In a decision of first impression, the Supreme Court of the United States has recently ruled police officers cannot take a drug sniffing dogs onto the property of a potential suspect without a search warrant. Police organizations are concerned this will limit their ability to use drug smelling dogs to locate illegal narcotics.
Evidence Seized, Thrown Out Of Court
Justice Antonin Scalia, in the Supreme Court’s ruling, stated the Fourth Amendment of the United States constitution guarantees Americans the right to be free of government intrusion into their homes and in the areas surrounding their homes. He further stated “the police cannot, without a warrant based on probable cause, hang around on the lawn or in the side garden, trolling for evidence and perhaps peering into the windows of a home.”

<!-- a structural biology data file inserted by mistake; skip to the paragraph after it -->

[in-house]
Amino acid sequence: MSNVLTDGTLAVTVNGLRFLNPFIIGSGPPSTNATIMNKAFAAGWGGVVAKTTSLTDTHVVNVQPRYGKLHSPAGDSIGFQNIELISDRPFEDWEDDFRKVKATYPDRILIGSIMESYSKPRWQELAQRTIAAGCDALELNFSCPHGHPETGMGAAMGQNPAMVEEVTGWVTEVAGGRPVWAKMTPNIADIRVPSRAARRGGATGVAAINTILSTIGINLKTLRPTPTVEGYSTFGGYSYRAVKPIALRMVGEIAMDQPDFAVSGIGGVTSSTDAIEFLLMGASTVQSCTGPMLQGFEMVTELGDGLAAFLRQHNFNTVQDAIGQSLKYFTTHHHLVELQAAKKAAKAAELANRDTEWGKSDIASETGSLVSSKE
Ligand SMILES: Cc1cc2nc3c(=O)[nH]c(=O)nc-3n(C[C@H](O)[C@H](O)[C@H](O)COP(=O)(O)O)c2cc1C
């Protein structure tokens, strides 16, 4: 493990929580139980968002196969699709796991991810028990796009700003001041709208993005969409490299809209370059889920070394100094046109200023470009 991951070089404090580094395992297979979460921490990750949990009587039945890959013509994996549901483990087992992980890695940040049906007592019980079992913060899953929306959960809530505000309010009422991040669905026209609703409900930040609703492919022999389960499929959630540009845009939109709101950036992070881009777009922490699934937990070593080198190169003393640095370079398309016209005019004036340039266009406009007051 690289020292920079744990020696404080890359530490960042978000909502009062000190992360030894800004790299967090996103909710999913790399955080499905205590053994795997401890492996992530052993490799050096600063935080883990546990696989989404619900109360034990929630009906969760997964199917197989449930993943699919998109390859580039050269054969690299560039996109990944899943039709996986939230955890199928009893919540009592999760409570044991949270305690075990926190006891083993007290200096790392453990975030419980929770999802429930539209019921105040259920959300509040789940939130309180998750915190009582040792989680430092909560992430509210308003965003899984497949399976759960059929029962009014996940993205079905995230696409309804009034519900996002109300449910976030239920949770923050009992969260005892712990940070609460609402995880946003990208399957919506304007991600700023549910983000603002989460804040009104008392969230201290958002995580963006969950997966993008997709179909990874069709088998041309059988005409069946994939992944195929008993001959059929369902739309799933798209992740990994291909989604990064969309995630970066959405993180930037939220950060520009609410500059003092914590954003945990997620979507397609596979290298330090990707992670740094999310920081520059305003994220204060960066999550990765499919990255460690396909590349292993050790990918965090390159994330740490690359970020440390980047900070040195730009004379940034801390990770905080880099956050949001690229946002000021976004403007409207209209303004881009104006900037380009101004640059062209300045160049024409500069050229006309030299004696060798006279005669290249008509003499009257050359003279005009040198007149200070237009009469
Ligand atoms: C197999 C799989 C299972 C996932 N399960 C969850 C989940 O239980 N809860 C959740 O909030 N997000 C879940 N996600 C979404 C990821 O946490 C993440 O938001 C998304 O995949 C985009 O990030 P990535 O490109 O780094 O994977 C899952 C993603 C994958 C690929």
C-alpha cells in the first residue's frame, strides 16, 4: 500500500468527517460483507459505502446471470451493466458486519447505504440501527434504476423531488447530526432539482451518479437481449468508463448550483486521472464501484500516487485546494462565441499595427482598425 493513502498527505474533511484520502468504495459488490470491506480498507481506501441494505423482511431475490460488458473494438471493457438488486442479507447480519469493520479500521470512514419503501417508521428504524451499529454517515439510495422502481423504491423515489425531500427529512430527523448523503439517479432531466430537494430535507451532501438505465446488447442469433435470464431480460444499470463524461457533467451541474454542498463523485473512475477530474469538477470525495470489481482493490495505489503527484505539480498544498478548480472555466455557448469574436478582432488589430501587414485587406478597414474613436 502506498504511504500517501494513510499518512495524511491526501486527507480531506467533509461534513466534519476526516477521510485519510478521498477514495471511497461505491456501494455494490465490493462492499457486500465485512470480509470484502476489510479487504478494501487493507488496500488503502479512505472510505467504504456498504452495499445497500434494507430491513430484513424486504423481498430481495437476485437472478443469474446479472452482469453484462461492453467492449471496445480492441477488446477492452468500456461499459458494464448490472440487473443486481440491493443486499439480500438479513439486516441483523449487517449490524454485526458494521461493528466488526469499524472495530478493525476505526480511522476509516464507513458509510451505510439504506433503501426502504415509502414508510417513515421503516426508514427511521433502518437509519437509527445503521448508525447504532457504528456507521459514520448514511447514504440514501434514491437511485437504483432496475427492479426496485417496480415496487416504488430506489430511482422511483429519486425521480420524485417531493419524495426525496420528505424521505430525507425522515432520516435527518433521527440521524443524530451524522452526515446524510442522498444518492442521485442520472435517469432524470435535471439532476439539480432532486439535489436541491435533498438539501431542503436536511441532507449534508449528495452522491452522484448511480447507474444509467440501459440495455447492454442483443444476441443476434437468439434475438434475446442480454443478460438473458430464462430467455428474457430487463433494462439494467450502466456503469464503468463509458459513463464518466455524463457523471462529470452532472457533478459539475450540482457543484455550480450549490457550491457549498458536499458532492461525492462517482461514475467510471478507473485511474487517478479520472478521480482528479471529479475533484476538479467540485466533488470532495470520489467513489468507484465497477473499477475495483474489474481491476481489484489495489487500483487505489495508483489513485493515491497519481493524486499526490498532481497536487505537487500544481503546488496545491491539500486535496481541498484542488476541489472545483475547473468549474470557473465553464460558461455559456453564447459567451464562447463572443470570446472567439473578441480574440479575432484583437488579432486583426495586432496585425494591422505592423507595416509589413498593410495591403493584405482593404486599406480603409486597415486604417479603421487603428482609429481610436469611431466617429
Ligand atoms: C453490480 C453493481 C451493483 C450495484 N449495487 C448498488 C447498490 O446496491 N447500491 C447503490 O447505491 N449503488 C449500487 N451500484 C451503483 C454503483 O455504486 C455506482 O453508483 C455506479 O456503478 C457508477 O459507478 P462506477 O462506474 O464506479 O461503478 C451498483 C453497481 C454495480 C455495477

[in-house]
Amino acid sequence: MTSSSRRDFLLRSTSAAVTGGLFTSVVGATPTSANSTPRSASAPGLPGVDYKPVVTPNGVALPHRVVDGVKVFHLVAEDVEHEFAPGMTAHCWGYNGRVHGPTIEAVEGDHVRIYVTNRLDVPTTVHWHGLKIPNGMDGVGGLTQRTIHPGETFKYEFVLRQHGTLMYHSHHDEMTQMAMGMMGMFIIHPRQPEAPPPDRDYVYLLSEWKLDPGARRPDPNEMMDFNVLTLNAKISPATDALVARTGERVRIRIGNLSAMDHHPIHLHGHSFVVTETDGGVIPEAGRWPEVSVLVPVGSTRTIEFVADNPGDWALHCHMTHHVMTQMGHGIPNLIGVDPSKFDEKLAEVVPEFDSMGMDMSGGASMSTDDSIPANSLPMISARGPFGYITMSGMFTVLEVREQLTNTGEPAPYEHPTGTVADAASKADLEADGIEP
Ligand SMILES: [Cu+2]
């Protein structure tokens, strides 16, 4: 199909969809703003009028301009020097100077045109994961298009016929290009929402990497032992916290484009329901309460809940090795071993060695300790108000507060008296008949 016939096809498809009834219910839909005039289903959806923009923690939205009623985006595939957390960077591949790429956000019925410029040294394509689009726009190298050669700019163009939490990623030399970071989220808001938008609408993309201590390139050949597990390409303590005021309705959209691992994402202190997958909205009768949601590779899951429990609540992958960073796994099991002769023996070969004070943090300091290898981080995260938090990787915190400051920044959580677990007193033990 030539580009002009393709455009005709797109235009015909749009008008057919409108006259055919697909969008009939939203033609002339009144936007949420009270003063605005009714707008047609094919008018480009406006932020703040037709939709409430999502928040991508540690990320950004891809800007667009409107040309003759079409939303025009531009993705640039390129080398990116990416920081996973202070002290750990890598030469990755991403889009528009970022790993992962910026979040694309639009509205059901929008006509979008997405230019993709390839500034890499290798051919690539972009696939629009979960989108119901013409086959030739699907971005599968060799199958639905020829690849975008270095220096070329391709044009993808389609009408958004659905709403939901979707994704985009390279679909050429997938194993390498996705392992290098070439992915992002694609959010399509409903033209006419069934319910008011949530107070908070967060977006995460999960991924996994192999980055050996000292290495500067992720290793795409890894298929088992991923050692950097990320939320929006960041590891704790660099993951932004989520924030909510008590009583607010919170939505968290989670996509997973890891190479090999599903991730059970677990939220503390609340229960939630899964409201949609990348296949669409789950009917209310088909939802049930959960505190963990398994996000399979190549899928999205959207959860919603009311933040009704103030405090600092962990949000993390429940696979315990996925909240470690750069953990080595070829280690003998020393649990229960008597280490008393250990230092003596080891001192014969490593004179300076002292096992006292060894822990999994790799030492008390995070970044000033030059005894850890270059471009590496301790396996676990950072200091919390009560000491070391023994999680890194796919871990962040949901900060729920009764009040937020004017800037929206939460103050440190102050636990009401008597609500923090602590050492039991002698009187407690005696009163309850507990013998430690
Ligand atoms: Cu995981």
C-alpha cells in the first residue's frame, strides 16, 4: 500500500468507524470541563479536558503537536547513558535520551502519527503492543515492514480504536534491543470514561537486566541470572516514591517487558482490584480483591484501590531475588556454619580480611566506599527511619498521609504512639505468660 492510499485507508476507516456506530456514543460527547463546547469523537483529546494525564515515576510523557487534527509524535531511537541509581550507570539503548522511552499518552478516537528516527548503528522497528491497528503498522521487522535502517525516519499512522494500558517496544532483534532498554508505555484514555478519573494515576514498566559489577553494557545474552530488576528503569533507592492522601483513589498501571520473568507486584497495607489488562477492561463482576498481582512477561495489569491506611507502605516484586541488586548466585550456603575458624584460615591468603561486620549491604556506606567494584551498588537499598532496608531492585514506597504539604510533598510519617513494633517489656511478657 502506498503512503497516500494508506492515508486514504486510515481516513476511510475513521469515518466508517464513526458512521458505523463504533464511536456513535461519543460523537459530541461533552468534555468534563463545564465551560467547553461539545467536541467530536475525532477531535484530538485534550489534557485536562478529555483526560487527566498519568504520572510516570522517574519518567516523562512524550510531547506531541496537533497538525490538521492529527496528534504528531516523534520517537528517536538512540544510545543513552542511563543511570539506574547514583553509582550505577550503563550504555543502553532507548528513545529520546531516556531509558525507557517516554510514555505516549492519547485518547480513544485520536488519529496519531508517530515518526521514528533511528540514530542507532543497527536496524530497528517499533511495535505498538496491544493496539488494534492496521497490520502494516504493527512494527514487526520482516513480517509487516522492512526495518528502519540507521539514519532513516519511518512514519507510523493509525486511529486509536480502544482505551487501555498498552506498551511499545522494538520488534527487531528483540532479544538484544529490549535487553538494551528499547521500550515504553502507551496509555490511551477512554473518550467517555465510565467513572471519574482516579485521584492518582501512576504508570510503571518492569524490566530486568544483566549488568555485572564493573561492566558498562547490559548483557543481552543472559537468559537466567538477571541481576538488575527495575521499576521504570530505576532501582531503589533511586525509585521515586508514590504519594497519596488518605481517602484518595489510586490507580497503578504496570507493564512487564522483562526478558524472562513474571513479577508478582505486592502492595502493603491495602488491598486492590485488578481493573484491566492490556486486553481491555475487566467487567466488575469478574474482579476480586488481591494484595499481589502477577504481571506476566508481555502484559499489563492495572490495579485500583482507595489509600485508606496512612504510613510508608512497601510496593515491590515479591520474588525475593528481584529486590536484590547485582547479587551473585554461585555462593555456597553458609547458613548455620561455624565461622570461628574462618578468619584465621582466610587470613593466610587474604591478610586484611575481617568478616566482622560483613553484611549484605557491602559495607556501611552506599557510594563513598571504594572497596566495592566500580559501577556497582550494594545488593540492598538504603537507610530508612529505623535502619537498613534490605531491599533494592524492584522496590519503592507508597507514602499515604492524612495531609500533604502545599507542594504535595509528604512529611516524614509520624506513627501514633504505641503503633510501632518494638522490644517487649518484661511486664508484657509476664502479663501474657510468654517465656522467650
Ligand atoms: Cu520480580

Supreme Court Justice Scalia went on to say it was not the dog that was the problem “but the behavior here that involved the use of the dog.” “We think a typical person would find it is a cause for great alarm to find a stranger snooping on his front porch with or without a warrant.”
The case involved Miami-Dade Police Department and Federal DEA agents investigating a marijuana growing operation in Florida. The defense counsel for the individual charged with possessing marijuana plants argued the dogs sniffing outside the door of the home where the marijuana plants were located was an unconstitutional intrusion by law enforcement officers into the home without a search warrant. In this case, the United States Supreme Court agreed.
About The Author
Elliot S. Schlissel, Esq. and his staff of criminal attorneys have been representing individuals charged with crimes, investigated regarding crimes and arrested for more than 35 years. The office offers free consultations to prospective clients. The office phones are monitored 7 days a week and the law firm can be reached at 1-800-344-6431, 516-561-6645 or 718-350-2802.